A new advocacy group was formed Monday night among west Edmonton community leagues looking to lobby city council to make sure the Lewis Farms rec centre gets built.
“It’s all about community engagement,” said Rebecca Goldsack, the president of the Lewis Estates Community League, which has partnered with both the Secord Community League and the Rosenthal community group, representing between 12,000 and 15,000 west end residents.
The mobilization comes just days before the city unveils its projected four-year capital budget on Thursday.
“We’ve started a task force, put together by the three main community leagues, to essentially push the issue to make sure this project gets built.”
“We’ve reached out to not only our communities, specifically in the west end, but to other areas like Terwillegar,” Goldsack said in a phone interview Tuesday.
“If our project gets delayed, Heritage Valley is probably next in line for a rec centre, so it’s going to delay that rec centre. Eventually the north is going to need a rec centre, so by delaying this four years, it’s going to delay other projects.”
The project comes with an estimated $300-million pricetag and would be a larger rec centre than the one in Terwillegar, although it would have more of an emphasis on aquatics and less on hockey, with only two sheets of ice.
“You’ve got Terwillegar, which was designed for 800,000 visitors a year. It’s currently seeing 1.5 million,” said Paul Andrews from Rosenthal.
He said that demand is not going to go away.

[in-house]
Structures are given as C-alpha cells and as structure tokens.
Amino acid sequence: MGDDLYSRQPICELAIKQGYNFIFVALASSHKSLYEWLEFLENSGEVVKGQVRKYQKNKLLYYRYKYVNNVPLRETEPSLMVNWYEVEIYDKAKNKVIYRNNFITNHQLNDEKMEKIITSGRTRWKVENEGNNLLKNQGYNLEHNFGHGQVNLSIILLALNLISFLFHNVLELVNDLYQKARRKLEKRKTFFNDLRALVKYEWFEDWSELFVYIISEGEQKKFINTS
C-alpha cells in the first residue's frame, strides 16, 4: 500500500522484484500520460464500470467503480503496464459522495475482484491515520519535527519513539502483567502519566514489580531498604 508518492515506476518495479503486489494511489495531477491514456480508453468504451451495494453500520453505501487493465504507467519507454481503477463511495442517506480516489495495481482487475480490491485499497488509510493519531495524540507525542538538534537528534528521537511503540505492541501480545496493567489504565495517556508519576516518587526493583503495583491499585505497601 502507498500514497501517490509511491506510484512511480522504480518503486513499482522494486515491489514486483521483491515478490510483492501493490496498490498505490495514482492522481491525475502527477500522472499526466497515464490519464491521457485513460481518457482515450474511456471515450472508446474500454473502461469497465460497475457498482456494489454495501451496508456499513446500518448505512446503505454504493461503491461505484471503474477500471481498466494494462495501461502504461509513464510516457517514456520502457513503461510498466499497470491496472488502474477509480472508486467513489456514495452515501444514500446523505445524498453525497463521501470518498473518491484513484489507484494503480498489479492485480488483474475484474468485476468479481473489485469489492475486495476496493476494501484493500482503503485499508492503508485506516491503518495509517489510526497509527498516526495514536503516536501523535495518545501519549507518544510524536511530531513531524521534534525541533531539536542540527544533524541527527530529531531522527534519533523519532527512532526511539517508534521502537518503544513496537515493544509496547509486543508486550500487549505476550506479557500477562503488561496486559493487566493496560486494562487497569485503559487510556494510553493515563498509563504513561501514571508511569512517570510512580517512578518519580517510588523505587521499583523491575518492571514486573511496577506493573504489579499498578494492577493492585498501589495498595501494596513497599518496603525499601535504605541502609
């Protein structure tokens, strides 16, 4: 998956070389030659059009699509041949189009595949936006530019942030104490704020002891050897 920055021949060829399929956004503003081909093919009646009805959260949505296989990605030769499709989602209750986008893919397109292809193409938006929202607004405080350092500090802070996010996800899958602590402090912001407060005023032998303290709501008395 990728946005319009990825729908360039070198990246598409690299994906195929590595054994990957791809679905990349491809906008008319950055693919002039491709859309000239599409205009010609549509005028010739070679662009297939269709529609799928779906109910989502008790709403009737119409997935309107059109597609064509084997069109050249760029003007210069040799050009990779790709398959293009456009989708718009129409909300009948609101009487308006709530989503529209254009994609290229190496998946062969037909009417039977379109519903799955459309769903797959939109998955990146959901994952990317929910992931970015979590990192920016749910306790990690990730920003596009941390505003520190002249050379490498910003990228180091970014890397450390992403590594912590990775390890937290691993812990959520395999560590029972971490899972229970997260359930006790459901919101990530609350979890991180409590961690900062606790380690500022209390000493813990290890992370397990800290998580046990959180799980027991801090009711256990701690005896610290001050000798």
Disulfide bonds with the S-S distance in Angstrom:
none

“Of that, 41 per cent of those visits are coming from west Edmonton postal codes.”
Watch: Mon, Nov 17 – As city council starts budget deliberations, Vinesh Pratap takes a look at the Rec the West movement, a campaign to have a new rec centre built in the west end.
The plan is to counter the public narrative of the business community, that is looking to keep property tax increases as low as possible, and the comments made by Mayor Don Iveson when he released his five-point plan to help achieve that goal.
“People are honestly quite fired up about this.
“It’s a very hot topic for west end residents, especially when the mayor came out with the notion that the levy was on the table,” Goldsack said of a levy to locally raise money.
She said it’s unfair because Lewis Estates residents’ tax dollars have helped build other facilities in all corners of the city.
Andrews said they’ll turn out in numbers at City Hall on Nov. 15 when a public hearing is held on the capital budget.
He said one of his messages will be to counter what the developer has been saying as part of the zero tax increase campaign.
“This is being built in a Melcor community,” Andrews pointed out. “All of their marketing to their perspective clients has been, ‘Hey, come buy in Rosenthal, we’re going to have a rec centre within walking distance from your home.’
“And I know Melcor is on the committee for Prosperity Edmonton so it’s sort of this fine line of: ‘We need it for our marketing promotion and we need it because this is how we’re marketing our community, but we’re also saying we don’t want it built.'”